HomeKit Weekly: ecobee vs Nest – what is the best smart thermostat for Apple users?

As I mentioned a few weeks ago, I’ve been a Nest customer for the past seven years. I put it a second-generation Nest when I built my house back in 2013, and I added a second Nest a few years later for our upstairs unit. I’ve been using the Starling Home Hub for the past six weeks to enable HomeKit support on these products, but I recently swapped out my downstairs Nest with the ecobee SmartThermostat. After a few weeks of using it, I am ready to compare them and decide which unit has the best HomeKit integration. ecobee vs. Nest: what’s the best smart thermostat?

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HomeKit Weekly is a series focused on smart home accessories, automation tips and tricks, and everything to do with Apple’s smart home framework.

Despite Nest not having native HomeKit support, it’s still an incredible thermostat. The hardware is reliable, the software helps you save money, and the iPhone app is very well executed. Outside of the lack of native HomeKit support, I have no complaints about the Nest thermostat.

ecobee vs Nest installation process

Both ecobee and Nest have thought through the installation process for customers. Both of them include easy to follow instructions that are meant for the end-user to install. In complicated setups, you still might need to hire an HVAC technician, but otherwise, if you follow their included guides, you’ll be up and running in no time.

One key difference between the two models is that ecobee requires a common wire (or the PEK module listed below) where Nest does not. You might be thinking, well, that is a benefit for Nest. In reality, it’s a bad design, though. Without a common wire, Nest does pulse charging. I know this because my upstairs unit started going offline recently. After doing some research, I found out my common wire wasn’t wired in (it was still in the wall), so the Nest was getting low on battery. This situation was happening in a time of mild weather, so the unit wasn’t running a lot. Once I got the common wire plugged in, it ran fine.

ecobee has a different design, though. If you don’t have a common wire, they require the installation of a Power Extender Kit that they include in the box for free. This PEK module will add a way for the ecobee to receive power.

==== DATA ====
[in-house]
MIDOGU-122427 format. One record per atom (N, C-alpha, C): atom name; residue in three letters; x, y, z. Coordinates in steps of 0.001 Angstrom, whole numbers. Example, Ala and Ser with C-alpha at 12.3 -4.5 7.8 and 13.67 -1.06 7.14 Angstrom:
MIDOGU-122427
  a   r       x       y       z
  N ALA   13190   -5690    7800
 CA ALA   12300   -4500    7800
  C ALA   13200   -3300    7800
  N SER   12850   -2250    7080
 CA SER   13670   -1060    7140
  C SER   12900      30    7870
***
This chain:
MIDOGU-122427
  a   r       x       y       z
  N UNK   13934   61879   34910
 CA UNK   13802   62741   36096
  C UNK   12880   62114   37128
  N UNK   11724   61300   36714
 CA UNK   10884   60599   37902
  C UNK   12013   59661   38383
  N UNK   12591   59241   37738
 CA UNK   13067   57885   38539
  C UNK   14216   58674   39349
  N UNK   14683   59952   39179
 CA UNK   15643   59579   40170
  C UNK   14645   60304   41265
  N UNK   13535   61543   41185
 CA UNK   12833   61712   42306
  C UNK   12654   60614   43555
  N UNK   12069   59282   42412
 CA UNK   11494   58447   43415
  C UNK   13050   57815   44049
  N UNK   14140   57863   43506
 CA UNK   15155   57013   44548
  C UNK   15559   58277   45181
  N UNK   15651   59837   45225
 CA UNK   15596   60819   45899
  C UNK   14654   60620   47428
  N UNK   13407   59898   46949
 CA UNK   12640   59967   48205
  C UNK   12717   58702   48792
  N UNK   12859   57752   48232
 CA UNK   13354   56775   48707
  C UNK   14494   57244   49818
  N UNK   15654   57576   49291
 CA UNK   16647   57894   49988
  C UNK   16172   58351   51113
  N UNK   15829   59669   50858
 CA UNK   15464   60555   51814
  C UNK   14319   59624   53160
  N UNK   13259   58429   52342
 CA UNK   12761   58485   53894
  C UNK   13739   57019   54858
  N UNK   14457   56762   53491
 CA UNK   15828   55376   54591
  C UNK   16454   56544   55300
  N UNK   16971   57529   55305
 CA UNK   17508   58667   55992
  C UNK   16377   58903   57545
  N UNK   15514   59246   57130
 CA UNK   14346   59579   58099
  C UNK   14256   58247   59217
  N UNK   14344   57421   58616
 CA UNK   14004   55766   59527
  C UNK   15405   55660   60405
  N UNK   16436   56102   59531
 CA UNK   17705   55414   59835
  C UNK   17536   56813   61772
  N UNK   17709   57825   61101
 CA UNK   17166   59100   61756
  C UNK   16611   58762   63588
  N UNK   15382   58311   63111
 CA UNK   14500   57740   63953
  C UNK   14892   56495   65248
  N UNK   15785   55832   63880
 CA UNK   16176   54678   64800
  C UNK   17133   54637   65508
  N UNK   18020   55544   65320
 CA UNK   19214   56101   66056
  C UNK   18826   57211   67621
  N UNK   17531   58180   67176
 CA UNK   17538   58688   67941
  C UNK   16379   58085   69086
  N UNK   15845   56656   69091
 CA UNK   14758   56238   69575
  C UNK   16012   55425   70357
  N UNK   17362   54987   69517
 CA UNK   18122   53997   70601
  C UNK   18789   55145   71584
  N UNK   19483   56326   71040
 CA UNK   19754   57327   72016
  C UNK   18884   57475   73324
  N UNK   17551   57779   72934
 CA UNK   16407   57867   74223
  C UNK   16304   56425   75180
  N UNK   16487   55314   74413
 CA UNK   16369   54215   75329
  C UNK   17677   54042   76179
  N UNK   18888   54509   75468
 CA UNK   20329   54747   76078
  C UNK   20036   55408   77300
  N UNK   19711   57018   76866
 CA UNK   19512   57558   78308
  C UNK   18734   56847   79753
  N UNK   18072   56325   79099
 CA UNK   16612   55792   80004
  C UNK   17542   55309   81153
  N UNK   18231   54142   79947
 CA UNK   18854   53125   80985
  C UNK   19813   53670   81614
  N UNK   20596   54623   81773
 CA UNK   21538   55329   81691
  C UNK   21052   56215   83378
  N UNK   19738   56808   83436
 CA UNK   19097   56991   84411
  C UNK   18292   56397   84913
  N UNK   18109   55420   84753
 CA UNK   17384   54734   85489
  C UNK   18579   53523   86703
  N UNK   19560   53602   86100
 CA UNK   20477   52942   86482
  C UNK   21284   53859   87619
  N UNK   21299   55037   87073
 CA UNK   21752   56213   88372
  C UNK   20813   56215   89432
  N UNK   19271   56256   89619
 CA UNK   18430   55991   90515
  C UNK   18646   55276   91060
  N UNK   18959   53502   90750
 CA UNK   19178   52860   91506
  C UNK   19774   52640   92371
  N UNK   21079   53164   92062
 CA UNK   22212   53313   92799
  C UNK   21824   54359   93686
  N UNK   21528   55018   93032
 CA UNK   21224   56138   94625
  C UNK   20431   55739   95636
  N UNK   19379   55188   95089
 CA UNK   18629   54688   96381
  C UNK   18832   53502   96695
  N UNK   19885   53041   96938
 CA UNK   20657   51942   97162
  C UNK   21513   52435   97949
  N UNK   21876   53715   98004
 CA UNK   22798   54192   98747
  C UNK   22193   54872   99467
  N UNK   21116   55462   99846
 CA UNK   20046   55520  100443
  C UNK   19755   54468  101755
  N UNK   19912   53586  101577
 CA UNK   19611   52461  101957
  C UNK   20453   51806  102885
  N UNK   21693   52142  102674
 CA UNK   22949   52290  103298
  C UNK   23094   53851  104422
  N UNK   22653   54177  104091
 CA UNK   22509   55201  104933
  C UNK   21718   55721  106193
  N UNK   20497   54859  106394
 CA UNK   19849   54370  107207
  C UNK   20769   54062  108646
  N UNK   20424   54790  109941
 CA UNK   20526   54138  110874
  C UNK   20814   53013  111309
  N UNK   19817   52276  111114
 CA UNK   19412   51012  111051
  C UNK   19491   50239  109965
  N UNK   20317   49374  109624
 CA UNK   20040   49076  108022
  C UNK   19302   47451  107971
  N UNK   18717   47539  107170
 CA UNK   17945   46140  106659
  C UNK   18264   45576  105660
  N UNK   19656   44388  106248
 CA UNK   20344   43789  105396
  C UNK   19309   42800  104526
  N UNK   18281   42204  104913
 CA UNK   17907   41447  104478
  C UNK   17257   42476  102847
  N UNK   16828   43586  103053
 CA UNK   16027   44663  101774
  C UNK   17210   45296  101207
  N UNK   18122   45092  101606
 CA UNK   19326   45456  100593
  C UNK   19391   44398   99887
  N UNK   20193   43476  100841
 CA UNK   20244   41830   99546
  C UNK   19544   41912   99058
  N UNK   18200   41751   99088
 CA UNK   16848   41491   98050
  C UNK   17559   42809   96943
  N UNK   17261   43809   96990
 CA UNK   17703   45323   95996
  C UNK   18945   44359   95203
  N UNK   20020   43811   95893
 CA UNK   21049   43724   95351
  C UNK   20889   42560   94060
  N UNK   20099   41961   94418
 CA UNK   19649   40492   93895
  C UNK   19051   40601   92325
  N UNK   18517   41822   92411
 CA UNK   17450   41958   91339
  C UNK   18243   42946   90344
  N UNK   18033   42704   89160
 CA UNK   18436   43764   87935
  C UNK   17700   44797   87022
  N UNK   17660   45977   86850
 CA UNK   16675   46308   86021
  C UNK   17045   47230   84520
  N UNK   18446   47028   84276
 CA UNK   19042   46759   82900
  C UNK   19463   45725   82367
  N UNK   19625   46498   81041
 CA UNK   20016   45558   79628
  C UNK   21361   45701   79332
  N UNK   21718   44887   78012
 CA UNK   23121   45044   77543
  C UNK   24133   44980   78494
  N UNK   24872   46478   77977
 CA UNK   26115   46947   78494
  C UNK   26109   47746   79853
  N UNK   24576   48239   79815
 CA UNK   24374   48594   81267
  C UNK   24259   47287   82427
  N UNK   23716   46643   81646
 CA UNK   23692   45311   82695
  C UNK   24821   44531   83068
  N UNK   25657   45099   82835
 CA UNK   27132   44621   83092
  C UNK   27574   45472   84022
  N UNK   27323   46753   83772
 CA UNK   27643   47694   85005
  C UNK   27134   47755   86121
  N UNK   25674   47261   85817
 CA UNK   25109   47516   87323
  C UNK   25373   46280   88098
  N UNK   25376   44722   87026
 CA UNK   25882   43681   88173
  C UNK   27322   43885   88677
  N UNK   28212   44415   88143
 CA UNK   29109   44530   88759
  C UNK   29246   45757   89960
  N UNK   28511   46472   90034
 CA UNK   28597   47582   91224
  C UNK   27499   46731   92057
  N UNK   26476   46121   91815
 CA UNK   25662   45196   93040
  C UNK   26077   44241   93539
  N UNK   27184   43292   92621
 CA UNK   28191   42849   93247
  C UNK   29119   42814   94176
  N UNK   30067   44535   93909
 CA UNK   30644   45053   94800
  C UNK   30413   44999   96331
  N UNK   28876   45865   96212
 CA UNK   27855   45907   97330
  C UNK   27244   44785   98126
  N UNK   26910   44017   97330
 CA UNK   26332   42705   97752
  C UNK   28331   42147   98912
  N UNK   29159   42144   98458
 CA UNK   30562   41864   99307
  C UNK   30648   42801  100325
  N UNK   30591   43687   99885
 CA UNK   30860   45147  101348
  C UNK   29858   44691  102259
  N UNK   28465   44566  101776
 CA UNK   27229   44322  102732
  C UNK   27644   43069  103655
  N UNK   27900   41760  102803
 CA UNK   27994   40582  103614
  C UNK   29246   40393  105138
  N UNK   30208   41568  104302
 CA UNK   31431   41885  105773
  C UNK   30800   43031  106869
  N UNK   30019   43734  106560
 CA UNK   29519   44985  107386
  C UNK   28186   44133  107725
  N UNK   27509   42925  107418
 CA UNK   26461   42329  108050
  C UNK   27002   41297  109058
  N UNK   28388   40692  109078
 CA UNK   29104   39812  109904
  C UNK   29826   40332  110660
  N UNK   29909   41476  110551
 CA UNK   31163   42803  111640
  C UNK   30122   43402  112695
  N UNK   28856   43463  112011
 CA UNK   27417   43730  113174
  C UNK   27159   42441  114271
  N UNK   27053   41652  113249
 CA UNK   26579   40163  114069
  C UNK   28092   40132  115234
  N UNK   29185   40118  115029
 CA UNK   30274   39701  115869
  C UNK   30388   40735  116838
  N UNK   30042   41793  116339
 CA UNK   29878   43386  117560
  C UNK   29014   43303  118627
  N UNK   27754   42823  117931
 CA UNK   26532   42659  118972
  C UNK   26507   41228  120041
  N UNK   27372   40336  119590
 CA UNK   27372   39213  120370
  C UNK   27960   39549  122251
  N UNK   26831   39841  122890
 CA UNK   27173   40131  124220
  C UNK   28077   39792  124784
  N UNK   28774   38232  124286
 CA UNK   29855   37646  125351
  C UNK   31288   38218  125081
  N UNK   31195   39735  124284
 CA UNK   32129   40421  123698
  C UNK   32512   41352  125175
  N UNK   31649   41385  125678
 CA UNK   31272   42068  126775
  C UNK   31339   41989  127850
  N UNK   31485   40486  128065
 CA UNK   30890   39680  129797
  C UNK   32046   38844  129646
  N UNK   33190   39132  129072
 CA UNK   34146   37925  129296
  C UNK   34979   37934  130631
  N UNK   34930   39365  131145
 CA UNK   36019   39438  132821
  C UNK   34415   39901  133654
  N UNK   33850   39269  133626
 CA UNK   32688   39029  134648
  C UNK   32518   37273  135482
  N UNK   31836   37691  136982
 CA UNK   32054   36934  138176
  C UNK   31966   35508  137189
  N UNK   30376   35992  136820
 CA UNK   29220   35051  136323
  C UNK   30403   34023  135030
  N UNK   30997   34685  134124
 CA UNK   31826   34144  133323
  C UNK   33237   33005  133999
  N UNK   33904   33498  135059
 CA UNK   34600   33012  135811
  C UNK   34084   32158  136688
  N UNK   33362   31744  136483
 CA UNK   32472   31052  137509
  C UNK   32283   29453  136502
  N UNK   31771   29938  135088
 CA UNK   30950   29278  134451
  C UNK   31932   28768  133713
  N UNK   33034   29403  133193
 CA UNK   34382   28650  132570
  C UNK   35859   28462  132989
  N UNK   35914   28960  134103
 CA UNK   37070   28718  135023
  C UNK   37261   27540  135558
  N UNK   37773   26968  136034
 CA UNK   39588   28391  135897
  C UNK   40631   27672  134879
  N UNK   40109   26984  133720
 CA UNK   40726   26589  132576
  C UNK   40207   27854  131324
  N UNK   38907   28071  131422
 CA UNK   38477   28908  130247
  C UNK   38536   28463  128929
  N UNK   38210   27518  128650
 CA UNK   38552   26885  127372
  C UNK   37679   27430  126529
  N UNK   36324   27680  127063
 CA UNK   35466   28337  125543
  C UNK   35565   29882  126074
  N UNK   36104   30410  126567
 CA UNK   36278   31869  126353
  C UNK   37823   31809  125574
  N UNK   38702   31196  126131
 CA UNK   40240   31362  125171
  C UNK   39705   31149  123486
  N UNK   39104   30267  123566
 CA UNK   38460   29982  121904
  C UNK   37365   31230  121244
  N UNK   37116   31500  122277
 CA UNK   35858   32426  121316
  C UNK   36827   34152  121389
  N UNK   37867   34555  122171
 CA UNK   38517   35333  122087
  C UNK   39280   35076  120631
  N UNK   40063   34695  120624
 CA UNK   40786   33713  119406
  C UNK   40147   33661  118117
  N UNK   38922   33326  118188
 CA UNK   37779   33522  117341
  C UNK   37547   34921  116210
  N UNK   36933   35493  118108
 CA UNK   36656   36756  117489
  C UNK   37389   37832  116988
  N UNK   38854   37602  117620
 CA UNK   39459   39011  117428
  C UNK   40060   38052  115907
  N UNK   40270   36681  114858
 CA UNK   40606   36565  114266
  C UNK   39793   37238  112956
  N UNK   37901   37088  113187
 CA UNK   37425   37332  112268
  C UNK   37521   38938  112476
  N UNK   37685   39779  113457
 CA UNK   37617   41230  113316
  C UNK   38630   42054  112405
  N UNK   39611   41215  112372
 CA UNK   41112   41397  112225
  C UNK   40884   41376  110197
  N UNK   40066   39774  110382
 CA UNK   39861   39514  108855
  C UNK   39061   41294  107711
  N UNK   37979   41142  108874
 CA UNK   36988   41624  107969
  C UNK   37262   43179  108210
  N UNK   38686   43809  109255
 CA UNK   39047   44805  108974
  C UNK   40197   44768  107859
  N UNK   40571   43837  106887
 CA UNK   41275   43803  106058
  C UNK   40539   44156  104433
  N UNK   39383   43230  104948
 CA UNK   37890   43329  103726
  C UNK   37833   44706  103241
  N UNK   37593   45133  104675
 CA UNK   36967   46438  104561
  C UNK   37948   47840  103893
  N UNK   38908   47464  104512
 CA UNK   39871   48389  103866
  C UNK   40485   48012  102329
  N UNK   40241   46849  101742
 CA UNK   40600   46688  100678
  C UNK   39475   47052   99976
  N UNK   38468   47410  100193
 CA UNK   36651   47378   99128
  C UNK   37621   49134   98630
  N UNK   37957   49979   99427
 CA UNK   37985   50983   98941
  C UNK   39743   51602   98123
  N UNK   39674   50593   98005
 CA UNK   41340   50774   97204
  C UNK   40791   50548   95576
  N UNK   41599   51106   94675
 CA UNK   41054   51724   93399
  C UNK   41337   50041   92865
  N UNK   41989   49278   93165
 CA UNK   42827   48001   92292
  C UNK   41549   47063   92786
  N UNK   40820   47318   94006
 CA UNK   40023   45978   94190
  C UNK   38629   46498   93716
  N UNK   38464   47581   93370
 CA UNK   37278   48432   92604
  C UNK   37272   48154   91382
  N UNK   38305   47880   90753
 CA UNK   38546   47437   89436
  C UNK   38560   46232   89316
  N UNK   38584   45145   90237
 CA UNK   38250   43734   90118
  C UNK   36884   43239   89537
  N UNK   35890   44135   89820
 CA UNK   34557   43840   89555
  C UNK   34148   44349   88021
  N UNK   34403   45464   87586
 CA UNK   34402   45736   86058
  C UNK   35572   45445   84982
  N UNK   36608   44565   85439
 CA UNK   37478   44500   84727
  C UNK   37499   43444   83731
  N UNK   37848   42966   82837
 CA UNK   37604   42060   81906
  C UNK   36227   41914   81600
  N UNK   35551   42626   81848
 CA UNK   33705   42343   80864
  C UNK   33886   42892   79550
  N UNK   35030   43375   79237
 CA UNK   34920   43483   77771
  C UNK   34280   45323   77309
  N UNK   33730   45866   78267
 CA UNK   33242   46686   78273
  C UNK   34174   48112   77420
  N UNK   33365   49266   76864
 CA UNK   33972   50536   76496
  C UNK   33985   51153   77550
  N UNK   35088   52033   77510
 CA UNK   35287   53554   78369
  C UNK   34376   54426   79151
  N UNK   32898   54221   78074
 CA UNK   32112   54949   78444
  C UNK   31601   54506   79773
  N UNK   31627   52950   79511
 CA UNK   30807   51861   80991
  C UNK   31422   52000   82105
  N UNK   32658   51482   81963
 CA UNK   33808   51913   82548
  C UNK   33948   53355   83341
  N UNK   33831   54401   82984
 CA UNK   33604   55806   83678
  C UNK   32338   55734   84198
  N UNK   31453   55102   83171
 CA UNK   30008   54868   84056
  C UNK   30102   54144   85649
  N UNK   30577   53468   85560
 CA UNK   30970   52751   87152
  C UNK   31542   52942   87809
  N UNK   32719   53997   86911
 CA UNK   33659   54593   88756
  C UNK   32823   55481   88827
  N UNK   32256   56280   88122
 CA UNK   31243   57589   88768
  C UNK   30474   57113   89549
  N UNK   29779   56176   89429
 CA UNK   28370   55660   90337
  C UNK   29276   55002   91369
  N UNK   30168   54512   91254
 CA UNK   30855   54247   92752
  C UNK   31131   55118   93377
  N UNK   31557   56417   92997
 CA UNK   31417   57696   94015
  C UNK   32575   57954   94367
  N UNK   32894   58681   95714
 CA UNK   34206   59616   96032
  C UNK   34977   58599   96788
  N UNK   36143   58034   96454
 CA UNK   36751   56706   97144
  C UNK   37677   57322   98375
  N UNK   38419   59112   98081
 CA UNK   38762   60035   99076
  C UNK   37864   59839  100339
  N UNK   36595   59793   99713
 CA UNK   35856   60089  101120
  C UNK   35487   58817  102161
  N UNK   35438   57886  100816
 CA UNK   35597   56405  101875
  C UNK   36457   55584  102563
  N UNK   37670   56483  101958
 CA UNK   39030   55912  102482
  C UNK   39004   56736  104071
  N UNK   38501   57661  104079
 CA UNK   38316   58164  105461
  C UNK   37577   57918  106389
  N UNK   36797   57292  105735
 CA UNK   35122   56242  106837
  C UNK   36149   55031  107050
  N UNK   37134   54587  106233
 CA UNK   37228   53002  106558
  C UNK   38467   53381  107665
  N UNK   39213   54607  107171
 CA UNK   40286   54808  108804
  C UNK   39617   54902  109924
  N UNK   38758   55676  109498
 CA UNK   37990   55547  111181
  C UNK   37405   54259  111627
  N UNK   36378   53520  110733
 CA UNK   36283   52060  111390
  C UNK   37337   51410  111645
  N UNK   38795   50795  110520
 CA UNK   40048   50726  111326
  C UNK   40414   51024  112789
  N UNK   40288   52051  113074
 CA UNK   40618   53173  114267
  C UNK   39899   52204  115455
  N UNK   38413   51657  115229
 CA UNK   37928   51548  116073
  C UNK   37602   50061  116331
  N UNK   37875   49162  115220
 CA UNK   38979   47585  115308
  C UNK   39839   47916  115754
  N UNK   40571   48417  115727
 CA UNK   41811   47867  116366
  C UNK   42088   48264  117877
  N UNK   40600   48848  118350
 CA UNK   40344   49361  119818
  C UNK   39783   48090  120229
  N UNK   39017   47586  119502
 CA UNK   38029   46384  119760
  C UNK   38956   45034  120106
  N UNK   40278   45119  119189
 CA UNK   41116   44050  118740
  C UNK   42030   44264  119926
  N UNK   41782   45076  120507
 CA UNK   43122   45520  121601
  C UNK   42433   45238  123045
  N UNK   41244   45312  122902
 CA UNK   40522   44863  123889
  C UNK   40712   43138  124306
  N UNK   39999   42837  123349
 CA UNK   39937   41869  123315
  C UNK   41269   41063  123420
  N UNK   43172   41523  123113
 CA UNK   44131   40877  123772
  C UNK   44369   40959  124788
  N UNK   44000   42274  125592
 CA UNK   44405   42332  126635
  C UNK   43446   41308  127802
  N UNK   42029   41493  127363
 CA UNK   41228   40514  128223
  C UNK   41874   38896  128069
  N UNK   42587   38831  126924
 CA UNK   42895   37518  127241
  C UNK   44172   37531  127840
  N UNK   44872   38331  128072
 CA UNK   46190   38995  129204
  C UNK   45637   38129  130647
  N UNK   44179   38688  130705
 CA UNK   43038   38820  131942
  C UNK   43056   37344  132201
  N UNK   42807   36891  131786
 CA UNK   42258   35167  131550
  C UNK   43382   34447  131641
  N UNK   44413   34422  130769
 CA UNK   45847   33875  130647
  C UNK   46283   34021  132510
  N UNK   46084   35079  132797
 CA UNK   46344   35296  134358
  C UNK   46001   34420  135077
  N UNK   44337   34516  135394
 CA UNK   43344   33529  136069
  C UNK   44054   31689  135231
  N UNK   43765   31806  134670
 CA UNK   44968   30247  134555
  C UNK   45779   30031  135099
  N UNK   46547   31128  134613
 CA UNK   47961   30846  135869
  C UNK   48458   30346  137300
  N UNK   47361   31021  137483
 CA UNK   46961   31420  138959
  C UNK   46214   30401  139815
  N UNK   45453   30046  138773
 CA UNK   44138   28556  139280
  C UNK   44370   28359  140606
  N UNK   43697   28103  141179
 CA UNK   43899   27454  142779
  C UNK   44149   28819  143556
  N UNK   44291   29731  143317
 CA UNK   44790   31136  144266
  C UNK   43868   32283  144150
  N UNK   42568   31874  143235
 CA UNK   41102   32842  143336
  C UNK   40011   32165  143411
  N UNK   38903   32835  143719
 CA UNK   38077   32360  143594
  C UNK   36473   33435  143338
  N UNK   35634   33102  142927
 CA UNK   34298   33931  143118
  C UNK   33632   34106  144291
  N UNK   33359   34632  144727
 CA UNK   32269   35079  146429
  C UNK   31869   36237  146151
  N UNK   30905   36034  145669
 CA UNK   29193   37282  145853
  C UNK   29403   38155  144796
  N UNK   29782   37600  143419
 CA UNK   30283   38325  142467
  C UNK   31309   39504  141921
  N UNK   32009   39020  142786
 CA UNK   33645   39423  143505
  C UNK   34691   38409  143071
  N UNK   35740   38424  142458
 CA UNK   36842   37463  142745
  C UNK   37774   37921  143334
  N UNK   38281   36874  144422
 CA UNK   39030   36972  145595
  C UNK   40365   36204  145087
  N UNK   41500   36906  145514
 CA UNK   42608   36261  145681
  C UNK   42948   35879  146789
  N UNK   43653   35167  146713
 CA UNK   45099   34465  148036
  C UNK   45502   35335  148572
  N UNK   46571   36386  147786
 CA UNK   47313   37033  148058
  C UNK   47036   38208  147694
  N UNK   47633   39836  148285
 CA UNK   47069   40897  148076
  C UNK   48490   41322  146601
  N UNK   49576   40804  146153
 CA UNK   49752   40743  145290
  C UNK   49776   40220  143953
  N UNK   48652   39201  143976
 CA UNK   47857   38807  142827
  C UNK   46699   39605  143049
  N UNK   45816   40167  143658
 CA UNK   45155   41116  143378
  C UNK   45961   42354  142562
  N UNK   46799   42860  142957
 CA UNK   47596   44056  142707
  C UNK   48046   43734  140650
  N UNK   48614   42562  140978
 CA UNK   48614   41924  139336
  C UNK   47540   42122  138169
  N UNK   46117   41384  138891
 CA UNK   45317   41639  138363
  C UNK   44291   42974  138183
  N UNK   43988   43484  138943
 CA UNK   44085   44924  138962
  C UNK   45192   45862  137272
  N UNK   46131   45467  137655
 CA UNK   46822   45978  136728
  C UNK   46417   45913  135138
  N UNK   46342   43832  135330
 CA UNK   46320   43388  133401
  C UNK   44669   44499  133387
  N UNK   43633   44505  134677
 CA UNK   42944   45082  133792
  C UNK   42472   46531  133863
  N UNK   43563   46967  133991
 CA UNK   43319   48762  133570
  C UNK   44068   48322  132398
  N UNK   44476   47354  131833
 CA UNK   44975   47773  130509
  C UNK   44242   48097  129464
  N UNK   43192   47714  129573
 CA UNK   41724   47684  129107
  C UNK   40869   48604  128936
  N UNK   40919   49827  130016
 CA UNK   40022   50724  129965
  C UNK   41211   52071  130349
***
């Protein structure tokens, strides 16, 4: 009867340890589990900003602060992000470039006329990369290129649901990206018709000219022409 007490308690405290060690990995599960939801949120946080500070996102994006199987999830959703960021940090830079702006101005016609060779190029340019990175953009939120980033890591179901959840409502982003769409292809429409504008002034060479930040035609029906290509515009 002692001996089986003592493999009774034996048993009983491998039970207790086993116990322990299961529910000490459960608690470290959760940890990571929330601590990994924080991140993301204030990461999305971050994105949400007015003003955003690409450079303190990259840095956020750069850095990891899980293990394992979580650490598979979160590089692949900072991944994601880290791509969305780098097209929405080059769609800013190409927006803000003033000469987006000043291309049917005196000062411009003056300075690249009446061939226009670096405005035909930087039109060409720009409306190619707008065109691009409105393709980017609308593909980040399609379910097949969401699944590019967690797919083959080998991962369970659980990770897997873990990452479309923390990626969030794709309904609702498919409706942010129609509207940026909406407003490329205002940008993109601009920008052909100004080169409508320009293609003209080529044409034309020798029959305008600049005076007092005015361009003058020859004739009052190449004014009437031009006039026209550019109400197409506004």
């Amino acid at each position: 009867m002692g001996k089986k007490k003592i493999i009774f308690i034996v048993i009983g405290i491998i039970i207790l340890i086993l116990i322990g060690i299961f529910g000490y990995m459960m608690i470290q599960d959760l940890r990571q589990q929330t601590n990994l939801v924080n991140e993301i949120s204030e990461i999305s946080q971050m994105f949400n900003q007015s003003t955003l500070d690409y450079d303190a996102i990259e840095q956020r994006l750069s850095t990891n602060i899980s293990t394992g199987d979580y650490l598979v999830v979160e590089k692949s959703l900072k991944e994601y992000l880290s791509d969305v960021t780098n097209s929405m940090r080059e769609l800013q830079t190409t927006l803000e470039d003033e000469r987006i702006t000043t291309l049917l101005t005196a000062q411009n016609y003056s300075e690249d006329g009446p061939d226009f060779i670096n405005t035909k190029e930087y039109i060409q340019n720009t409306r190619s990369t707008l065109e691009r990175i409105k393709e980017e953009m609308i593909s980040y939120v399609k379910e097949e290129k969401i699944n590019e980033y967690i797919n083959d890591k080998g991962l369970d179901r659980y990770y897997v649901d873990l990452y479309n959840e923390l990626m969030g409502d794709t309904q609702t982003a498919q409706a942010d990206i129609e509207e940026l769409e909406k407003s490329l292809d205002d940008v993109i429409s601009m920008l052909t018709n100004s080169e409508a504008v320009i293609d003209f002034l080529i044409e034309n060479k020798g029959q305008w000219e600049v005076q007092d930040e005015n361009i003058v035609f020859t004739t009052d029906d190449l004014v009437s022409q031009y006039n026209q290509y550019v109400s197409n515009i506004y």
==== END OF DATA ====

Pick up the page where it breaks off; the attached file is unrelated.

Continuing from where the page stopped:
Interactions with support

As luck would have it, I had extensive interactions with both Nest and ecobee support. When I was working on the low battery issue with my Nest, I talked to Nest support. The phone call was an abysmal experience. The person on the line told me my Wi-Fi was too powerful at one point, and it was overloading the Nest. He had access to my unit at the time, so he could have easily known there was no common wire.

When I was installing the ecobee, I neglected to turn the unit off outside. During the installation process, I must have crossed two of the wires, and it caused the ecobee not to boot since there was no power. I should have turned off the unit, but I just was lazy. I called ecobee support, and the person was awesome. He explained to me that I had probably shorted a fuse, and it was an easy fix. I took the cover off the unit, sent him photos via email, and he showed me exactly what to fix. A $3 fuse is all I needed to replace.

ecobee app vs Nest app

Since I have been using the Nest app for so long, it’s taken a little time to get used to the ecobee app. Both apps are very well done, but they operate in different ways. Both apps allow you to create schedules, control your app remotely, and modify settings. All in all, they are both very well done.

Actual hardware

Nest thermostat

The Nest is a circular design where the ecobee is more square-ish. I don’t have any complaints about the Nest, but I like how the ecobee model is larger and allows you to touch the screen. The larger footprint makes it easier to cover the holes from your old thermostat as well. Both models include a backplate for that purpose, but I prefer to not use it. ecobee supports playing music from Spotify and using Alexa with it, but those features aren’t of interest to me. Both units support temperature sensors, but I prefer how the Nest uses them. You can create schedules to base how the unit runs at certain times of the based on your preference. With ecobee, it pulls the data from all your sensors to create a heating and cooling schedule.

Wrap-up on ecobee vs Nest

All things considered, I prefer ecobee because of the native HomeKit integration. While I love the Starling Home Hub, I would rather have native integration if I was purchasing a thermostat today. I love being able to use HomeKit automations in the home app to create scenes that control my lights, temperature, and other aspects of my smart home set up.

If you are considering a new thermostat, and you want HomeKit integration, I highly recommend the ecobee Smart Thermostat. On the other hand, if you do prefer the design of Nest, I would have no problems recommending it with the Starling Home Hub as an add-on.

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